A Superman that solves problems without the use of violence isn’t new for Superman analogues or Superman proper, as Joe Casey, Derec Aucoin, and Charlie Adlard spent a year telling stories where the character was explicitly a pacifist. Moreover, not hitting someone isn’t the same as teaching necessarily. I also don’t think that Hyperion’s lack of violent response is itself the point here.
The crisis at hand in this issue is that Brendan Doyle (aka the Mauler, a low-level supervillain) has kidnapped a young boy that, up until this point, we think was his own son, whom he and the mother gave up for adoption. He’s decided to take the boy back and raise him ‘right.’ When Hyperion confronts Doyle, he considers a violent response that is brutal in its efficiency. He discards it, partly because he has used his abilities to view the DNA of Doyle and the child, and can see that they’re not related. He employs a Socratic method of questioning, allowing Doyle to reveal that the true cause of this was the death of his real son and the feelings of inadequacy that it produced. He had always thought that he was protecting the boy by giving him up and it not working out that way caused a breakdown. With that revelation, the crisis is averted, the boy is returned to his family, and Hyperion is the hero.
But, what is Hyperion’s lesson?
Given the choice between the treatment or the bully, Hyperion opts for the former, despite both those options being a negative in the eyes of his father. Part of the lesson is that, sometimes, you have to react. As much as Hyperion would love to find a way to stop a supervillain from suffering a breakdown and kidnapping a boy he temporarily mistakes for his son, that’s not always possible and action still must be taken to resolve the situation. Sometimes, you need to fix the broken part to help fix the whole.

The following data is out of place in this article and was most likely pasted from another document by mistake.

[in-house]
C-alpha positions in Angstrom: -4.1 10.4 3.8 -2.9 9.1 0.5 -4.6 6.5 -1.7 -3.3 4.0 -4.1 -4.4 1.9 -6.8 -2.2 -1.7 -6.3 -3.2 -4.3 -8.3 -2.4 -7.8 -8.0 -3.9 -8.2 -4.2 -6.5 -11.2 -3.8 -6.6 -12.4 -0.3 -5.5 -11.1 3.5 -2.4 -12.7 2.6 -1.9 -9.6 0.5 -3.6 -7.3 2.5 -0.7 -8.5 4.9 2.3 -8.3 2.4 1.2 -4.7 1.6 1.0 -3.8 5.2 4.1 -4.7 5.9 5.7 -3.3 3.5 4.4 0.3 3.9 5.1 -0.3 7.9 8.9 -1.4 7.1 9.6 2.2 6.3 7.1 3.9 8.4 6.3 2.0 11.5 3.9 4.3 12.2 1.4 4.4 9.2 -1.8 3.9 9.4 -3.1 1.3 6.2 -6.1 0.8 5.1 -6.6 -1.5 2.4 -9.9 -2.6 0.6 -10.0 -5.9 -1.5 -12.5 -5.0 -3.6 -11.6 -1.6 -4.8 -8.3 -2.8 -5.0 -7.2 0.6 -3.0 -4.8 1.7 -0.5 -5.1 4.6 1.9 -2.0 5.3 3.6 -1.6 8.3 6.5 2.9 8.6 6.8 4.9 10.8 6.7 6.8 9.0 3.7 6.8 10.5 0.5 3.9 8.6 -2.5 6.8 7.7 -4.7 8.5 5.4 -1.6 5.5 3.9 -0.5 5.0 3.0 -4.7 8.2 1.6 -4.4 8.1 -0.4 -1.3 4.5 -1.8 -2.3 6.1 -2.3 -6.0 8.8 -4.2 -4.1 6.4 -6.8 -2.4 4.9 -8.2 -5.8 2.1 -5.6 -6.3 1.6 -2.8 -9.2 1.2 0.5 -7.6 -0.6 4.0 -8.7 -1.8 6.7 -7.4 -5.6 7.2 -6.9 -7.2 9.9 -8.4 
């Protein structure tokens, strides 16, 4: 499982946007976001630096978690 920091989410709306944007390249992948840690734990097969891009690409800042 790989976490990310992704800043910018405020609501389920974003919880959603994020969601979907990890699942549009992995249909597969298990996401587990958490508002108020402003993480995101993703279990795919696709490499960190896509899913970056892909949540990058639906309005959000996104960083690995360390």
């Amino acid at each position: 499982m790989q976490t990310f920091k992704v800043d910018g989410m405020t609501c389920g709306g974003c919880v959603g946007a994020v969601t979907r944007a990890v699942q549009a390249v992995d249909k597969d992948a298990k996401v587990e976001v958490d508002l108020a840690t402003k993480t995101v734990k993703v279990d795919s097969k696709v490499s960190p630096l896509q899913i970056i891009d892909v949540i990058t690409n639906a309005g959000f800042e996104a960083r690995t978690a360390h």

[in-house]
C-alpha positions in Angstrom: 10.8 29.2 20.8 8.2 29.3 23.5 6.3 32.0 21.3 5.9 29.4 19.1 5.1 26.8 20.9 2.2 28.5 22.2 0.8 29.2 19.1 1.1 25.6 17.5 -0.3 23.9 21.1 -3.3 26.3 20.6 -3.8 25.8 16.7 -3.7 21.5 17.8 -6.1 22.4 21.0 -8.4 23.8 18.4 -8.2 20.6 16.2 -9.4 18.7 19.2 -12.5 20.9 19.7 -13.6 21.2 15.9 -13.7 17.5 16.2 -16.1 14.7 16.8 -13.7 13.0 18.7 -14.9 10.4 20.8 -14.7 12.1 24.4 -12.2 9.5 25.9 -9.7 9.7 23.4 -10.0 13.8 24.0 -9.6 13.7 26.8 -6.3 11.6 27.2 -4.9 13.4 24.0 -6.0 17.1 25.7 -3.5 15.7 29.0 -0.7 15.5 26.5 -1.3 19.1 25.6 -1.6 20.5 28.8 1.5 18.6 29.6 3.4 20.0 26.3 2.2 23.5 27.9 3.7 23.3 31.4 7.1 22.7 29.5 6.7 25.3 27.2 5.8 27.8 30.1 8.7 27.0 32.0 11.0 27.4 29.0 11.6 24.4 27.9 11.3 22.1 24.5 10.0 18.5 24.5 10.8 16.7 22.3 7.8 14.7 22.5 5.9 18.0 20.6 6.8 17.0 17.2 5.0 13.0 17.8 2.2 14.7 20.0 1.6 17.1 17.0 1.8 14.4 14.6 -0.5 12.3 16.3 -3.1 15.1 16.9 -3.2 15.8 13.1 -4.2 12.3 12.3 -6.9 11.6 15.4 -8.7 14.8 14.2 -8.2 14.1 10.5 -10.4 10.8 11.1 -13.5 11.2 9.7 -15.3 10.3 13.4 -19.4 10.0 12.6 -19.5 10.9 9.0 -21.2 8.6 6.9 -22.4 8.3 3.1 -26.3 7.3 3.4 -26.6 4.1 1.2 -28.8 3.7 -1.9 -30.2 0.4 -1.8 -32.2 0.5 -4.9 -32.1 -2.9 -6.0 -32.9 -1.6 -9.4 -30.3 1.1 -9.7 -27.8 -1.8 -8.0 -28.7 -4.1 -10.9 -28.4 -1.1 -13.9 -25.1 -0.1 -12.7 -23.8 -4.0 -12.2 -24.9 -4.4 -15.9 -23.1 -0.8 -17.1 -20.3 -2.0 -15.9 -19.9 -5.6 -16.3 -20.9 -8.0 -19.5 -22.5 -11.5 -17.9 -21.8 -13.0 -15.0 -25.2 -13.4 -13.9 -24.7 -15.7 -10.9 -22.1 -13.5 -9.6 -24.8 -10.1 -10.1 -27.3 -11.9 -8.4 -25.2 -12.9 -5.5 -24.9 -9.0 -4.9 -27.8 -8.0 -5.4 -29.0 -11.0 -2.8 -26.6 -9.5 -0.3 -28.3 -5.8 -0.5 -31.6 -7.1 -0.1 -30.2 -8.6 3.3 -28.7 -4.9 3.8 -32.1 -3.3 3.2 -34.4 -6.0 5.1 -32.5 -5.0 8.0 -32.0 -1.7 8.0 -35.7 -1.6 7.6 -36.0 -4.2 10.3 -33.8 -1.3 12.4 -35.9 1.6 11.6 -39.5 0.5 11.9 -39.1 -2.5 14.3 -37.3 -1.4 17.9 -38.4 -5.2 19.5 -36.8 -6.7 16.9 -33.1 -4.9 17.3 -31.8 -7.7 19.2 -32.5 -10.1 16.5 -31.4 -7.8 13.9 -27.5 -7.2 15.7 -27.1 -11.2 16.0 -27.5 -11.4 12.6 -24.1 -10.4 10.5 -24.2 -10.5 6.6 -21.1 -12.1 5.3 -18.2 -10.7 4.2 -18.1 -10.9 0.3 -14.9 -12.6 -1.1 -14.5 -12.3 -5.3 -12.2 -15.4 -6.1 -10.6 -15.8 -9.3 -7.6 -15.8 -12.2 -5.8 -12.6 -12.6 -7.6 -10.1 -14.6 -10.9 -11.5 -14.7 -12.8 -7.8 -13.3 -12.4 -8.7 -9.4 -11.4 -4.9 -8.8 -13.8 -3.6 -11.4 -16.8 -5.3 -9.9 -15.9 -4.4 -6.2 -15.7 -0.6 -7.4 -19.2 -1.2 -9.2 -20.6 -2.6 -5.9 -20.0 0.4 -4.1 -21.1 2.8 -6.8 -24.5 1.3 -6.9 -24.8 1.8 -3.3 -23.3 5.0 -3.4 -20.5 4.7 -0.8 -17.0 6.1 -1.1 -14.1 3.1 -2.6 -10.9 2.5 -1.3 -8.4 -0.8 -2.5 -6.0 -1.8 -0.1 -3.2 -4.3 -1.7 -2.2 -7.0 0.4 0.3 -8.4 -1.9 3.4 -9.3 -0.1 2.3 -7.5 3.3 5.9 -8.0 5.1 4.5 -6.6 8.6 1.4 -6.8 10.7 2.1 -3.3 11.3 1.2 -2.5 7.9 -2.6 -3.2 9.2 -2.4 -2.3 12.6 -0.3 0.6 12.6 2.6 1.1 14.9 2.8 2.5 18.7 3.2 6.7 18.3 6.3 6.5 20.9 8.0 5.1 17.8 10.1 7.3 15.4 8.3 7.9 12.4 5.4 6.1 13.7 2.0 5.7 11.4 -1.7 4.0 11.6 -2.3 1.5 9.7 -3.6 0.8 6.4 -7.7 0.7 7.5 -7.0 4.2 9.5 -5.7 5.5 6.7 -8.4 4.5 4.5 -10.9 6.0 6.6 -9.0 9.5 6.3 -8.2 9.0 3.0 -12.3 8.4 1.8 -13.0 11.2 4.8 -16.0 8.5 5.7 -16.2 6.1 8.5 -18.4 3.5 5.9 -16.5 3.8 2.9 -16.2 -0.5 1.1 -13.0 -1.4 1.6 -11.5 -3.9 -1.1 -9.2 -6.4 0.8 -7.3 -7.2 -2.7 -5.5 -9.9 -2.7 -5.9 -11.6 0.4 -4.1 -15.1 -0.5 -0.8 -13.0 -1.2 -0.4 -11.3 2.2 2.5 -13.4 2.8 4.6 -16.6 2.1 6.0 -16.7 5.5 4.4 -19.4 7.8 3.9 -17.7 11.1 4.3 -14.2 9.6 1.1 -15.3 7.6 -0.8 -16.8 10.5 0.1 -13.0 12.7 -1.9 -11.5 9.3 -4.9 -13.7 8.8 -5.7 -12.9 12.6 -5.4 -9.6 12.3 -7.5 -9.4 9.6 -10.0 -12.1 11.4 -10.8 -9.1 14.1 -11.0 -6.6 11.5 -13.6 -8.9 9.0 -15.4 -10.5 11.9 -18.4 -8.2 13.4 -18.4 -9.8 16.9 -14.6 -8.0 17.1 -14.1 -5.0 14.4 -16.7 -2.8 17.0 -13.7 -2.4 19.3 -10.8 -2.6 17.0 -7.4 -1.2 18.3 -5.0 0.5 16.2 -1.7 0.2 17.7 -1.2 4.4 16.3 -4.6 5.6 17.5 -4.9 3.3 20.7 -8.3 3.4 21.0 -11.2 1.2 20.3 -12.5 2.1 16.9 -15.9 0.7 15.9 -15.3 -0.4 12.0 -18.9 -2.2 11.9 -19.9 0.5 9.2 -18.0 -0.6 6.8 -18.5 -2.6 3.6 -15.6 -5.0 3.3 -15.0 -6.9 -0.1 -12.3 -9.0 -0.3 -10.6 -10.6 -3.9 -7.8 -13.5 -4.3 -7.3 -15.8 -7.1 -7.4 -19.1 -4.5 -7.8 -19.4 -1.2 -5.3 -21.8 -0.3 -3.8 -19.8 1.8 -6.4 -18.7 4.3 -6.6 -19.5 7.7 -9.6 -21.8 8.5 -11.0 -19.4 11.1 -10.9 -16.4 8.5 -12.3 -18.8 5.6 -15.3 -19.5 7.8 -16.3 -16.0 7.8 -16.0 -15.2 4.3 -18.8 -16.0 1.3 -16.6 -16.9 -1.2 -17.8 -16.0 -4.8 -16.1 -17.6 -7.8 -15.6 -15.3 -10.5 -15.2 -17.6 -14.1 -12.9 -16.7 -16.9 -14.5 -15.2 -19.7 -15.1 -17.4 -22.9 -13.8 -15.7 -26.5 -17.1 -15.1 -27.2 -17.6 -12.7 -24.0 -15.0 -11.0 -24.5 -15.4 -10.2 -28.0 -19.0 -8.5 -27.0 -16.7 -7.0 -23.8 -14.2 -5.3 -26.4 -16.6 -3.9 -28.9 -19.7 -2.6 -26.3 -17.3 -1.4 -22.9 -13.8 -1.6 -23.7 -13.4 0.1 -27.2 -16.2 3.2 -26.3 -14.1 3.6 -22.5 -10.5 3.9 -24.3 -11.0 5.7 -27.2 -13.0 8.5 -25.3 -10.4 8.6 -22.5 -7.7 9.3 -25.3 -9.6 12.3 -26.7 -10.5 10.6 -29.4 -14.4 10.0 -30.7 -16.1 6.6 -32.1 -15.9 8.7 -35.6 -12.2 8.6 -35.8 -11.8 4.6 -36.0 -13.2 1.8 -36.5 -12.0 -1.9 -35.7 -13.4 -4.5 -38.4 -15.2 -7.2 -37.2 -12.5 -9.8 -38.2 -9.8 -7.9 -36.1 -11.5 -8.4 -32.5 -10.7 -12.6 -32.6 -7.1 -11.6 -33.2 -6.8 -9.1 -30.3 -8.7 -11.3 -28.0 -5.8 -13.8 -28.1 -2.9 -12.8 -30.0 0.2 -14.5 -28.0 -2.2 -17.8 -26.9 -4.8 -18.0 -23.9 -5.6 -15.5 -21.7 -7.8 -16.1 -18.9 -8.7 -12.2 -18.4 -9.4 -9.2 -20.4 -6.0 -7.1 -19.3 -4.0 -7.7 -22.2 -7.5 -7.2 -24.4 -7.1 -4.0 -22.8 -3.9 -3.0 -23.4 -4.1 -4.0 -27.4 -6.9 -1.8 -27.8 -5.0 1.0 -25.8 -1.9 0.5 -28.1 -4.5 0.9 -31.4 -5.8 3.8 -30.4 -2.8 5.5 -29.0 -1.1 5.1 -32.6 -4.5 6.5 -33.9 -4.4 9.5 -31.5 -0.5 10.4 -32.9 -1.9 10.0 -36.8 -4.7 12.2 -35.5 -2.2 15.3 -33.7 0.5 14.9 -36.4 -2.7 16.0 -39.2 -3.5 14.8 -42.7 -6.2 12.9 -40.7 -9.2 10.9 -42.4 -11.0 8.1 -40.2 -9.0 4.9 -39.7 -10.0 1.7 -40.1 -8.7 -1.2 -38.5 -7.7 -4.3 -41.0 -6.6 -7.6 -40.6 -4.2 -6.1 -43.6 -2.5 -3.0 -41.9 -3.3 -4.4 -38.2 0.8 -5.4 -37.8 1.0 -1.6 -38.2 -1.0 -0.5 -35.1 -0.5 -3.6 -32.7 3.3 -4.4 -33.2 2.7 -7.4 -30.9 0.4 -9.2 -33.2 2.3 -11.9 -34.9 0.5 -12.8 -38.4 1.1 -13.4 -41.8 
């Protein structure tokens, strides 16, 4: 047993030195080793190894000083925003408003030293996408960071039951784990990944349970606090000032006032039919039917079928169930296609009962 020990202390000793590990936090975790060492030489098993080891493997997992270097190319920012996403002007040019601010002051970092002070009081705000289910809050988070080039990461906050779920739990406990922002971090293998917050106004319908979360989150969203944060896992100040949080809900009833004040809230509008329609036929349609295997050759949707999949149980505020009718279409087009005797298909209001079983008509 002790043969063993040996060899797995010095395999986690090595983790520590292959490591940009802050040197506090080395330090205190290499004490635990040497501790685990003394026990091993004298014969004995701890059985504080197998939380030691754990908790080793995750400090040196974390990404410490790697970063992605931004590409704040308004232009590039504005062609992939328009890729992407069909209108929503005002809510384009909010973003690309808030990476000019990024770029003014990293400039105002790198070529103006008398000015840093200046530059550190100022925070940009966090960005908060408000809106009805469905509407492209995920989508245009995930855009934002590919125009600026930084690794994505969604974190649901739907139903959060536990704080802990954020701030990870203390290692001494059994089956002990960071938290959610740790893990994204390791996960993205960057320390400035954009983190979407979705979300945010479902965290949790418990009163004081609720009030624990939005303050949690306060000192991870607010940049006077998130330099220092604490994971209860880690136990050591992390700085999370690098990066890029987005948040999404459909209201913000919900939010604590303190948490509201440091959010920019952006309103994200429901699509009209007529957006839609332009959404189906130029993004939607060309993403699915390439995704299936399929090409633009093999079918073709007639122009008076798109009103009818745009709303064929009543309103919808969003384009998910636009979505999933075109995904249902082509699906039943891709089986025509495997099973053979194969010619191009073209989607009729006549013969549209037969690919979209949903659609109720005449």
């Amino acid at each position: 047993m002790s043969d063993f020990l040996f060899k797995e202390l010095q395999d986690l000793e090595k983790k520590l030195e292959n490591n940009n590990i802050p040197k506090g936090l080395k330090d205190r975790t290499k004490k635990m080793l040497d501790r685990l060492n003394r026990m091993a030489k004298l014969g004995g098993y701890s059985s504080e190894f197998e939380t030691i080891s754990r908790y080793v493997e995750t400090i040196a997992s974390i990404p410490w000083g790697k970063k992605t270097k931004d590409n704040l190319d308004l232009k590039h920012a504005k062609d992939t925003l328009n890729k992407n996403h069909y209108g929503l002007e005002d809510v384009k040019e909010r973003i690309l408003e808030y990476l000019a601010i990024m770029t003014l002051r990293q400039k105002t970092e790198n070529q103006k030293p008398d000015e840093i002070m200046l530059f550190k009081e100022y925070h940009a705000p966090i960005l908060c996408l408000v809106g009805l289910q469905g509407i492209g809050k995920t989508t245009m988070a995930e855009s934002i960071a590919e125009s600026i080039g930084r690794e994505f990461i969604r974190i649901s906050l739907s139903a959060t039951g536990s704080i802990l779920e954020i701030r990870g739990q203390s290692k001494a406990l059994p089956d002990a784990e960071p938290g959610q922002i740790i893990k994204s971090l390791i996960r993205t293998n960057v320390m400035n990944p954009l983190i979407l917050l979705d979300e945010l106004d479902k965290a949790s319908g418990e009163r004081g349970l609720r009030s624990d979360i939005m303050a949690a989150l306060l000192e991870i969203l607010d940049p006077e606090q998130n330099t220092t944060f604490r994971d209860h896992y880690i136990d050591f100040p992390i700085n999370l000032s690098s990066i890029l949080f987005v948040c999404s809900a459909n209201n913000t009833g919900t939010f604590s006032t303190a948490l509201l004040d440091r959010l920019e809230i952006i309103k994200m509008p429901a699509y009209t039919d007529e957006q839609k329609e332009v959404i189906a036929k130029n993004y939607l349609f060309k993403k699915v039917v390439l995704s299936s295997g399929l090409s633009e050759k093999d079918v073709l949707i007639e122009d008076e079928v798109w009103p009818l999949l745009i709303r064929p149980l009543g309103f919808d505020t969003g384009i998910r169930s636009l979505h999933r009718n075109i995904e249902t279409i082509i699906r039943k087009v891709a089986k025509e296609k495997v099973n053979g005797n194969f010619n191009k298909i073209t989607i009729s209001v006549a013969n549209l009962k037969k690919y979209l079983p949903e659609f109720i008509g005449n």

The manner in which Hyperion treats Doyle is that of a good teacher responding to the in-class antics of a child. He doesn’t lash out and respond with anger, he asks questions, and seeks to understand the root cause of the behaviour to help find a way forward. It won’t always work. I love that the emphasis is placed on a different aspect of what being a teacher is. It’s not just someone who imparts facts and knowledge; it’s someone who, ideally, shows kindness, patience, and understanding. Someone who creates a safe space for children to begin to realise their potential. Yes, there is instruction and there is inspiration, but there’s also love.
That’s a Superman that I can get behind.
Avengers 34.1 “The World In His Hands”
Writers: Al Ewing
Artist: Dale Keown
Inker: Norman Lee
Colourist: Jason Keith
Letterer: Cory Petit